A combination of these elements determines the second parameter of PROCESS COMPLEXITY
that is essential for businesses to consider for RPA applications.
Identification and achievement of outcomes are the reasons why businesses are looking at adopting RPA in the first instance. An early quantification of the business benefit helps in assigning the correct set of criteria that will define success or failure. TRANSACTIONAL VOLUME –
the third parameter is a key determinant in contextualizing the business benefit be it cost saving, process output accuracy or process speed.
Next, we look at the technology itself and focus on the data and information that can be processed with an RPA solution.
Having identified the three key parameters of Business Impact, Process Complexity and Transactional Volume, candidate processes for RPA implementation can be analysed by positioning tasks on the Process Mapping Grid by Cevitr, on a scale from high (H) and medium (M) to low (L).
Processes that can be mapped to the top right-hand quadrant are characterised by low process complexity, have a medium to high business impact and high transaction volumes are the ideal for RPA implementation. However, for each process to be mapped correctly, all the Sub Parameters (SP) as well as a set of Objective Quantification Criteria (OQC), need to be measured.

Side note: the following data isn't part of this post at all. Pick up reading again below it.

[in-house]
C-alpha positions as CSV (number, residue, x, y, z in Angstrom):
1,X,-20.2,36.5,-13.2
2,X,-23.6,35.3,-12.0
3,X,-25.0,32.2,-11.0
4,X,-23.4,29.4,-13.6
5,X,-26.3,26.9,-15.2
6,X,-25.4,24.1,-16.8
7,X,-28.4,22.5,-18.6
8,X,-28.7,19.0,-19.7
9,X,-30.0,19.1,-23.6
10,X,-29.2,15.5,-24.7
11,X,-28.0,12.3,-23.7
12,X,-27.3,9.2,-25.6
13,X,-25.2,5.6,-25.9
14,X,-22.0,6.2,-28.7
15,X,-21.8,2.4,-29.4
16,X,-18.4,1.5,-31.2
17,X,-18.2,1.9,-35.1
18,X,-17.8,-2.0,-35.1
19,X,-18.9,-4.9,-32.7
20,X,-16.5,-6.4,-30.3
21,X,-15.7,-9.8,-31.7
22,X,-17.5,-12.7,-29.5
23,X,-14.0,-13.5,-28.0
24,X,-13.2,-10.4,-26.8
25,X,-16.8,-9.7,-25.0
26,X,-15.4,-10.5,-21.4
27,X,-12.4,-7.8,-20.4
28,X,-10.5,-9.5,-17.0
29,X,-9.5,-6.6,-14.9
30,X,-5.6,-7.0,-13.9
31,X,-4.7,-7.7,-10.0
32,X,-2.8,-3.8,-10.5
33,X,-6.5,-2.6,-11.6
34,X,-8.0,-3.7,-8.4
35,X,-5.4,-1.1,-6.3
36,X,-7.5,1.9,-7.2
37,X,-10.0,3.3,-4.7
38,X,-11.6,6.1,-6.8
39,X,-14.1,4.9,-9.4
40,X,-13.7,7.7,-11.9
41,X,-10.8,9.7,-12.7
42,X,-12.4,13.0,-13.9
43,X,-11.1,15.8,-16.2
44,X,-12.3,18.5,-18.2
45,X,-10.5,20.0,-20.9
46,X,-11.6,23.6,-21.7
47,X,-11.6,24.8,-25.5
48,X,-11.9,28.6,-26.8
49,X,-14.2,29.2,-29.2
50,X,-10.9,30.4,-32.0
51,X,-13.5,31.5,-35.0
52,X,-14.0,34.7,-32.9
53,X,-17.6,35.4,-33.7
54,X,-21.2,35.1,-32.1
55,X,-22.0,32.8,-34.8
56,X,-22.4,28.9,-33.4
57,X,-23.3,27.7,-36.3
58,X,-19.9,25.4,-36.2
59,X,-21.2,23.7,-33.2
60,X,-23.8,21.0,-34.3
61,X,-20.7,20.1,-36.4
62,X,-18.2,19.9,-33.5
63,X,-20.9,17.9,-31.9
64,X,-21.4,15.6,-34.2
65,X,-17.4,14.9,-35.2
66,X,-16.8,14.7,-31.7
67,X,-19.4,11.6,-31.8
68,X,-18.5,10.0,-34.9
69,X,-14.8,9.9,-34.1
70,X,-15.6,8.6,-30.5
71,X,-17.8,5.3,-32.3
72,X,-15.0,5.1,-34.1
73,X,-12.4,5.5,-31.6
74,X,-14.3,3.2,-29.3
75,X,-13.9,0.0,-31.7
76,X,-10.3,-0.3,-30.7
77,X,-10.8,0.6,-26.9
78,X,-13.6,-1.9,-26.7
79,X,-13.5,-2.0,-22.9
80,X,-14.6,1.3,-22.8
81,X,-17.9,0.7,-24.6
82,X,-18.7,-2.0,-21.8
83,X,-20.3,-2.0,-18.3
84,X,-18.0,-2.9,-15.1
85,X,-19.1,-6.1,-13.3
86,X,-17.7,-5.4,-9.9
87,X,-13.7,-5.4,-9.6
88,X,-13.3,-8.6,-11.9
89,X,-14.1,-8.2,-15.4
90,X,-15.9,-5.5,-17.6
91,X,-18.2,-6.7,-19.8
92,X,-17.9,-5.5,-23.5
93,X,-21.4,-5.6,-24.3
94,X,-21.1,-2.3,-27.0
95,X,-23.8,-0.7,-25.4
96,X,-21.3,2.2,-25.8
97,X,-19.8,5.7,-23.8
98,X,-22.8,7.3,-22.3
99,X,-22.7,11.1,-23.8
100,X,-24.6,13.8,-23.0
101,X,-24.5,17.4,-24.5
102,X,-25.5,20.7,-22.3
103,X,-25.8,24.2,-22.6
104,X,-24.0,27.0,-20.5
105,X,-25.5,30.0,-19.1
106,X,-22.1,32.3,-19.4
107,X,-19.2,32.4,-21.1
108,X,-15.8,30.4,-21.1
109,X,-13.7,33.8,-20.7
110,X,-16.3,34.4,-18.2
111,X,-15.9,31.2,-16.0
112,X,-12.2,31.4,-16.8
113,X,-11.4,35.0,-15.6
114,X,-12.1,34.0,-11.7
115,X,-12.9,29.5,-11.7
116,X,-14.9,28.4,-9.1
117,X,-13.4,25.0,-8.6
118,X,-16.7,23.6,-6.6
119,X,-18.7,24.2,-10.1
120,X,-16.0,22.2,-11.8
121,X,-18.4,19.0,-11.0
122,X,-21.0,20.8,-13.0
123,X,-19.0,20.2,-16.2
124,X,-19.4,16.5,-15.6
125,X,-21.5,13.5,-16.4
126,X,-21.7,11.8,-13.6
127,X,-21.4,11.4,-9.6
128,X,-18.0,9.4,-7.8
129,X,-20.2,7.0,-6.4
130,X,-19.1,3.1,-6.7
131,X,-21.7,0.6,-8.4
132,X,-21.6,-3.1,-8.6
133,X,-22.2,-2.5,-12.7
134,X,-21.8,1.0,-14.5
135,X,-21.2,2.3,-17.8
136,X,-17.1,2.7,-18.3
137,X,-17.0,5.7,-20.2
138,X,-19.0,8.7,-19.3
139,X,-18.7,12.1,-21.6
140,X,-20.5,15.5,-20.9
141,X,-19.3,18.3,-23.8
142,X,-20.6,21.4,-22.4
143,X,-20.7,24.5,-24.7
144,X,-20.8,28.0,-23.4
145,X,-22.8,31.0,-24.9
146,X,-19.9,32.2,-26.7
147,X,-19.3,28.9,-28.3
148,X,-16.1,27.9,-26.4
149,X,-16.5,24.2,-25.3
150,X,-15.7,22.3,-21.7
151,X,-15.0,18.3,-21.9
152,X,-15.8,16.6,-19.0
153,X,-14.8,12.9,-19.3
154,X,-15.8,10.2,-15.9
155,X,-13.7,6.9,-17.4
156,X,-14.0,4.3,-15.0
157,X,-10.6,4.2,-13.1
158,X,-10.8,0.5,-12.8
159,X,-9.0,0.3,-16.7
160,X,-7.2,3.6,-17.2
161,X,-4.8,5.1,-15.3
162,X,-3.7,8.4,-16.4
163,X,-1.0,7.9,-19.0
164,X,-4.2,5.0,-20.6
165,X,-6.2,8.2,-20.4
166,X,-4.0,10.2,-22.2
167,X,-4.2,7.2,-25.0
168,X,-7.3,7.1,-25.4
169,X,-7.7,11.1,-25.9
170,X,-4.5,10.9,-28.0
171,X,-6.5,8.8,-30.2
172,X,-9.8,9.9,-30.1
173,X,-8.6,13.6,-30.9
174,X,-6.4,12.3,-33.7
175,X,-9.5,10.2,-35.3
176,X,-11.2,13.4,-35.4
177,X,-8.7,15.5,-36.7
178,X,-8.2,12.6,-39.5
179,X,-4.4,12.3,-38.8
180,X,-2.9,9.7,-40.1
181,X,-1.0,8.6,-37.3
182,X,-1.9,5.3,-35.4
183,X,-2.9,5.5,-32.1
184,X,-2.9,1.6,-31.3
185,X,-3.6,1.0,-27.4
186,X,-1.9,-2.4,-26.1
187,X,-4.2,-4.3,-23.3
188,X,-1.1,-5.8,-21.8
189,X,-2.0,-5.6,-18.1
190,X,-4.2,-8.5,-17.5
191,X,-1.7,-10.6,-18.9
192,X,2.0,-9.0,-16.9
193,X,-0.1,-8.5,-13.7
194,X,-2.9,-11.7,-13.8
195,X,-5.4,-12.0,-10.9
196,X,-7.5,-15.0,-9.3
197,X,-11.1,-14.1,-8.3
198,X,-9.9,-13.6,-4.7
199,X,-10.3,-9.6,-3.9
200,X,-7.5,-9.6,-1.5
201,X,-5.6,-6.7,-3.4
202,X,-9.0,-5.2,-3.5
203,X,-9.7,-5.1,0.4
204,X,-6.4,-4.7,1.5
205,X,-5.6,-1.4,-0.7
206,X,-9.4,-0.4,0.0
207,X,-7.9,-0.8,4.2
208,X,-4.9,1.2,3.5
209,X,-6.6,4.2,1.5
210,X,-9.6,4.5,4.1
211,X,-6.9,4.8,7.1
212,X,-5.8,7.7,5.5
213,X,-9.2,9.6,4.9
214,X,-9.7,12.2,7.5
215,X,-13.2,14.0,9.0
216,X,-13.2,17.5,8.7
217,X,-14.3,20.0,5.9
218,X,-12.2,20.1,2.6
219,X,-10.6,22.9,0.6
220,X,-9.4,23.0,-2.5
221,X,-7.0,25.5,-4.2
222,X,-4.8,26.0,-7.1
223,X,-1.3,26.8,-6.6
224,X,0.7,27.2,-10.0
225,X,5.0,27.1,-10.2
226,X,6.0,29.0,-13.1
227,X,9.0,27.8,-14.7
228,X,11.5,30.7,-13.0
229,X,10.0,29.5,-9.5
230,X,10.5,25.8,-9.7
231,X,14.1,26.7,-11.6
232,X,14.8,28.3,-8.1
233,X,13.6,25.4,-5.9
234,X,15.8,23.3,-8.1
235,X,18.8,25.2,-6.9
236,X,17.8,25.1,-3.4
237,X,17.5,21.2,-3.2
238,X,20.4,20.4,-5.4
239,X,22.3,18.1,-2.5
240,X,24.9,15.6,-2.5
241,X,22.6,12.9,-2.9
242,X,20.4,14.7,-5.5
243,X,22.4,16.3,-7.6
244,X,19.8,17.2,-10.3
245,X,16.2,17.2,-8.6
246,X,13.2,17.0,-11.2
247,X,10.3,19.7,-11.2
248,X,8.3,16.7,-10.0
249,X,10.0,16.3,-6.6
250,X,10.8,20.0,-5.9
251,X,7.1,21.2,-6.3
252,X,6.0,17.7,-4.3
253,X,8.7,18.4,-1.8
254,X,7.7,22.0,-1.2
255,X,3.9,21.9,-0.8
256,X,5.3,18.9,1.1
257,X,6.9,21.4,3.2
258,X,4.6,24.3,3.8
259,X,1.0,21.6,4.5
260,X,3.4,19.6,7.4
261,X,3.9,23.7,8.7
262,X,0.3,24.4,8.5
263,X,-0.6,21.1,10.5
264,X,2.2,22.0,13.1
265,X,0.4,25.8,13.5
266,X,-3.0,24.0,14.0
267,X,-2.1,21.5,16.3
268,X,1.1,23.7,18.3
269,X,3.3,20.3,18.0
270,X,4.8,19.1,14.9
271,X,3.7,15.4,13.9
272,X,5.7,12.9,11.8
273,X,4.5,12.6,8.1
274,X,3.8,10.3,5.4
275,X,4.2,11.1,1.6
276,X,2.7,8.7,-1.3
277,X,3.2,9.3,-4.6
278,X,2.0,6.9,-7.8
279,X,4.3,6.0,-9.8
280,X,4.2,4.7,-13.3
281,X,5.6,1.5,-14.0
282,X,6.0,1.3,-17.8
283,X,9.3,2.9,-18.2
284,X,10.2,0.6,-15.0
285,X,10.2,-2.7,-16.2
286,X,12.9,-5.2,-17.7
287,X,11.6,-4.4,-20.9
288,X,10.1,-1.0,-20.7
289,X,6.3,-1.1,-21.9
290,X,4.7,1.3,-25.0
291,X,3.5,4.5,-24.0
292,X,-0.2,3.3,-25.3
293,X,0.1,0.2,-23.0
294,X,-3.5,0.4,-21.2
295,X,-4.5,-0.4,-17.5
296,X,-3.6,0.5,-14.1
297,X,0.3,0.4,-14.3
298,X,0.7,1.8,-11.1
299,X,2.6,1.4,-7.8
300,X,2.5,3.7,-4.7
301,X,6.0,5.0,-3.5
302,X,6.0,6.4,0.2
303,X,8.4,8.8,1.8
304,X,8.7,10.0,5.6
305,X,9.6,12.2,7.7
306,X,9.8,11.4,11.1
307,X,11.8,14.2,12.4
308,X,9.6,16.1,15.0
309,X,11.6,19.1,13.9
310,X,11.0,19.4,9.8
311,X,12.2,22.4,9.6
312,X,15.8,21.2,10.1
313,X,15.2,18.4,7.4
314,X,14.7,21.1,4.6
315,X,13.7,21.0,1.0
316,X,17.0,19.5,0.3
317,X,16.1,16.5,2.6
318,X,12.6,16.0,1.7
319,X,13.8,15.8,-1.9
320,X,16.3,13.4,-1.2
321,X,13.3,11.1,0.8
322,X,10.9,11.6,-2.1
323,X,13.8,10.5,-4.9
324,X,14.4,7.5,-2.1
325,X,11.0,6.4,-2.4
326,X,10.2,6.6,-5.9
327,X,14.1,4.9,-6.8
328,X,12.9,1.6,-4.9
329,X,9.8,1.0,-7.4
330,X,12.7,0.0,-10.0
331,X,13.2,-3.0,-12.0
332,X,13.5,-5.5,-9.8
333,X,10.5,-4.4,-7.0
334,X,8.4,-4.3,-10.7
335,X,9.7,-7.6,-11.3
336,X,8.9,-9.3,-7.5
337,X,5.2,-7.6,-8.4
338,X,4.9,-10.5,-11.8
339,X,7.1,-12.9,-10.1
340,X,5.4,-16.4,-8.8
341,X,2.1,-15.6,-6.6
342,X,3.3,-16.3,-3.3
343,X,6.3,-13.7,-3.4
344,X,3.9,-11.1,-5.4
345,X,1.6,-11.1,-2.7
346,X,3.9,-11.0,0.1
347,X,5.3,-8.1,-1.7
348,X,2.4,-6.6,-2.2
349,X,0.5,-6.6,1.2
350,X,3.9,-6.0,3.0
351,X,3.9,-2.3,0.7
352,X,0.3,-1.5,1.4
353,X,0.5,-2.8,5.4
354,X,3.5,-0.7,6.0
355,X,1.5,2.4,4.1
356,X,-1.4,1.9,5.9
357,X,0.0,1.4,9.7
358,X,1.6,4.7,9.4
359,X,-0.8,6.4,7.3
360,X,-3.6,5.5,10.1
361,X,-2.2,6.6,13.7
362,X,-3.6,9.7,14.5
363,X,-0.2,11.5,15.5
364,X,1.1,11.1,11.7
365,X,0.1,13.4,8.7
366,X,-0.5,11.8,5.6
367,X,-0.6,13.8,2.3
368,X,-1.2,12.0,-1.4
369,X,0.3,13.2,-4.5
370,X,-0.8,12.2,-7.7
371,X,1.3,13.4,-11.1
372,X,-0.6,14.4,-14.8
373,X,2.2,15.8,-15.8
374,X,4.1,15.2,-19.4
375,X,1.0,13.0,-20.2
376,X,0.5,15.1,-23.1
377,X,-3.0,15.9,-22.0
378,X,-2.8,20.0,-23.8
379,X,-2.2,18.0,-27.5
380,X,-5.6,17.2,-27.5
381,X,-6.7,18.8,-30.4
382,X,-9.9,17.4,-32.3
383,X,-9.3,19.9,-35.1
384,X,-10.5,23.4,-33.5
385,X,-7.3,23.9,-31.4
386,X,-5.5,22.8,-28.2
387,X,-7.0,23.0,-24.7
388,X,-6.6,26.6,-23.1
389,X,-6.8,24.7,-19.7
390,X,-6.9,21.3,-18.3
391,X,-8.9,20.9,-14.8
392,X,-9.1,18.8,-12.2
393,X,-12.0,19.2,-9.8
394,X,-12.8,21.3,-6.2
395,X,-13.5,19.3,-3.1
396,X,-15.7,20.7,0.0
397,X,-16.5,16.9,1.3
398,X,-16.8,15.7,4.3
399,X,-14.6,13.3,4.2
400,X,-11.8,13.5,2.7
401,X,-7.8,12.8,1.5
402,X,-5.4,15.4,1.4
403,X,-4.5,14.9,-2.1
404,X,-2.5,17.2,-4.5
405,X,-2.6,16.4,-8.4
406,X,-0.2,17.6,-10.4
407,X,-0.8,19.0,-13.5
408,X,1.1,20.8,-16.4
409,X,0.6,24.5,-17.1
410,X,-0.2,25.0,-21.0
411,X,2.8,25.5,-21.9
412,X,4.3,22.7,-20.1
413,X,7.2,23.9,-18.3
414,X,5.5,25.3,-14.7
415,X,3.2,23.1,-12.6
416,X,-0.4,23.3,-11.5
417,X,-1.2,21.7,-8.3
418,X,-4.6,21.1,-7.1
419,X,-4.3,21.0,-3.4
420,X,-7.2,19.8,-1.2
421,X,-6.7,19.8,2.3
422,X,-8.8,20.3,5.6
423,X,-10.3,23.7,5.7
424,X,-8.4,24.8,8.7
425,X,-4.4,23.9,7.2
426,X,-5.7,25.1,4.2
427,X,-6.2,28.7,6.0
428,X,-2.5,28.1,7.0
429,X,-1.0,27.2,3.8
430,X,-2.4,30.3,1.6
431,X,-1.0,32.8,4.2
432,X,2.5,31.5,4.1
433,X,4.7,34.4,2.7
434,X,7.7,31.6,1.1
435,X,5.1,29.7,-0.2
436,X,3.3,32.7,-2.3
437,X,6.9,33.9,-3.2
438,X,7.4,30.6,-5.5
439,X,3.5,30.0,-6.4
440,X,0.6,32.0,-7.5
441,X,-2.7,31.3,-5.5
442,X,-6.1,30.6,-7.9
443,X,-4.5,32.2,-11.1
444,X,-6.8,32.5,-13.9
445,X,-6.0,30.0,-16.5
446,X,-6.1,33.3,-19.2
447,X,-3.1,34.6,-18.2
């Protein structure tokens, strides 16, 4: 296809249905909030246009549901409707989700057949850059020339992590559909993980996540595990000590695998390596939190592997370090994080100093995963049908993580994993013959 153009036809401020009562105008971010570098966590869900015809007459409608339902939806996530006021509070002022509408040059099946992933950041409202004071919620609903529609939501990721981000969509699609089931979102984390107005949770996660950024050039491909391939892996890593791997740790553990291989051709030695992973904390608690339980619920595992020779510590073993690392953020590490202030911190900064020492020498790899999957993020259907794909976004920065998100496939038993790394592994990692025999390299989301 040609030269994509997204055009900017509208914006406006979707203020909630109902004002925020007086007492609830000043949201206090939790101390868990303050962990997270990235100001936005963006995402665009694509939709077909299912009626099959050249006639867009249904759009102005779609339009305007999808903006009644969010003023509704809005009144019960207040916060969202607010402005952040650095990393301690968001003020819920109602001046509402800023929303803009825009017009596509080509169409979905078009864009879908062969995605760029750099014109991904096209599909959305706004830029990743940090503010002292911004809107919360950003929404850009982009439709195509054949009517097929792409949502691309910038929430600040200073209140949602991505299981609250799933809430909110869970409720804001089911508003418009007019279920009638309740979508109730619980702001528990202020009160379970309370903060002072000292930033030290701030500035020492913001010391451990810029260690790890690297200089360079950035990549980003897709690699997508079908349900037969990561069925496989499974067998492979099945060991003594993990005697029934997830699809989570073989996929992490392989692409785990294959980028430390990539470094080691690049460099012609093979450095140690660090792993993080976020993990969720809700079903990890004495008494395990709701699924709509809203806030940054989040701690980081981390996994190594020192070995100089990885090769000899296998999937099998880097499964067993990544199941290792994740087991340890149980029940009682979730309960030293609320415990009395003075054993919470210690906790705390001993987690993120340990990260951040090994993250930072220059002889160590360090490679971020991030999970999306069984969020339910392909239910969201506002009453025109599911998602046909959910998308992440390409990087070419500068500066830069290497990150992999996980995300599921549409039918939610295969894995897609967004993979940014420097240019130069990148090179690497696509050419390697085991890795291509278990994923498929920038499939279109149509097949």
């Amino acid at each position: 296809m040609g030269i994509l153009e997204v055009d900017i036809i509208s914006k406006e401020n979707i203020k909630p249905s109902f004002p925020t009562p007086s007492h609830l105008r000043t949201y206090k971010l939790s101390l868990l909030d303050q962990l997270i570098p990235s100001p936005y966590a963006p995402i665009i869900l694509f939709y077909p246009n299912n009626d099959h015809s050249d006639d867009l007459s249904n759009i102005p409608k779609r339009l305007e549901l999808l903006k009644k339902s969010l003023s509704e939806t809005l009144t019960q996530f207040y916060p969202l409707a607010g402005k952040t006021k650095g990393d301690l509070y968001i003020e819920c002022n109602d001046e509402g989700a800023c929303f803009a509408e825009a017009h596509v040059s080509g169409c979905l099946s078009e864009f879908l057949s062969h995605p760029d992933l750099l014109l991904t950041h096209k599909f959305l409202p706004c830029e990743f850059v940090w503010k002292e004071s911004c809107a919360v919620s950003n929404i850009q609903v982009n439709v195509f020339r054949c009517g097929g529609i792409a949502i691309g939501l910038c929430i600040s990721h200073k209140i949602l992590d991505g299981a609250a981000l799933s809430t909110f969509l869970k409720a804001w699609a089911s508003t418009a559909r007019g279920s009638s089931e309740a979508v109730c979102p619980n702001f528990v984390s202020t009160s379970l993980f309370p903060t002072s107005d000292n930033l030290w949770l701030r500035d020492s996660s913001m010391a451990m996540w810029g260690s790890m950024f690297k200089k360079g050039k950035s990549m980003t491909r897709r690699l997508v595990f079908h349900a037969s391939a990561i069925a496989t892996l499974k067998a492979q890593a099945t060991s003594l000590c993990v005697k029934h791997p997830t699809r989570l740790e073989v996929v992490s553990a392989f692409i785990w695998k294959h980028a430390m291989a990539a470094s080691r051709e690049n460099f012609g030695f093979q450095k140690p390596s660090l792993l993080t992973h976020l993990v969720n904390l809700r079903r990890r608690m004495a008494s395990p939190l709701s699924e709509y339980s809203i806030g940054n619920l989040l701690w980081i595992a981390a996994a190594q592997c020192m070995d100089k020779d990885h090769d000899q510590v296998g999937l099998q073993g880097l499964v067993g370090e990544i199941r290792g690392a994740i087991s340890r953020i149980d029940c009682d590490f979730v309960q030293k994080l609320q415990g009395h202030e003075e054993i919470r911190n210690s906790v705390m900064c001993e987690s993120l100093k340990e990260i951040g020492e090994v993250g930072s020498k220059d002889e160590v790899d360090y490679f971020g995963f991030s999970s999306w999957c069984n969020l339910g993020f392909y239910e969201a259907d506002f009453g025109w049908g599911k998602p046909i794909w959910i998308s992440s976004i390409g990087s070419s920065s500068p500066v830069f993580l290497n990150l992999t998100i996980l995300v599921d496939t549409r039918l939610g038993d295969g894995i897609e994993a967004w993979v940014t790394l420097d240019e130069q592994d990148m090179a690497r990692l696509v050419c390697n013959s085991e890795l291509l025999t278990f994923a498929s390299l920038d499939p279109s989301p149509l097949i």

We have identified 10 SPs and 32 OQCs to which we have ascribed a rank-based weightage that is used to evaluate our clients’ processes. Some of the common SPs and OQCs have been outlined below:
Each target automation process is measured using this scoring mechanism and the results are used to position the business processes on the Process Mapping Grid.
The ideal attributes of a candidate process for initial RPA deployment would score the lowest in Process Complexity and highest in Business Impact and Transaction Volumes, placing them in the top right area of the grid. These processes would be the (1) Proving Grounds for RPA implementation and an ideal First Proof of Concept Candidate.
Candidate processes that could additionally be considered in the initial stages of RPA implementation could be the BPO work that has already been outsourced to low cost locations. However, for an organisation wide stakeholder buy-in, which is essential in making the use of RPA more main-stream in business, this may not be the best place to start because of the low business impact. Therefore, once there is stakeholder buy-in with the initial POC that has a high Business Impact, there is a real possibility of taking further cost out by reclaiming (2) BPO work Using a Digital Workforce.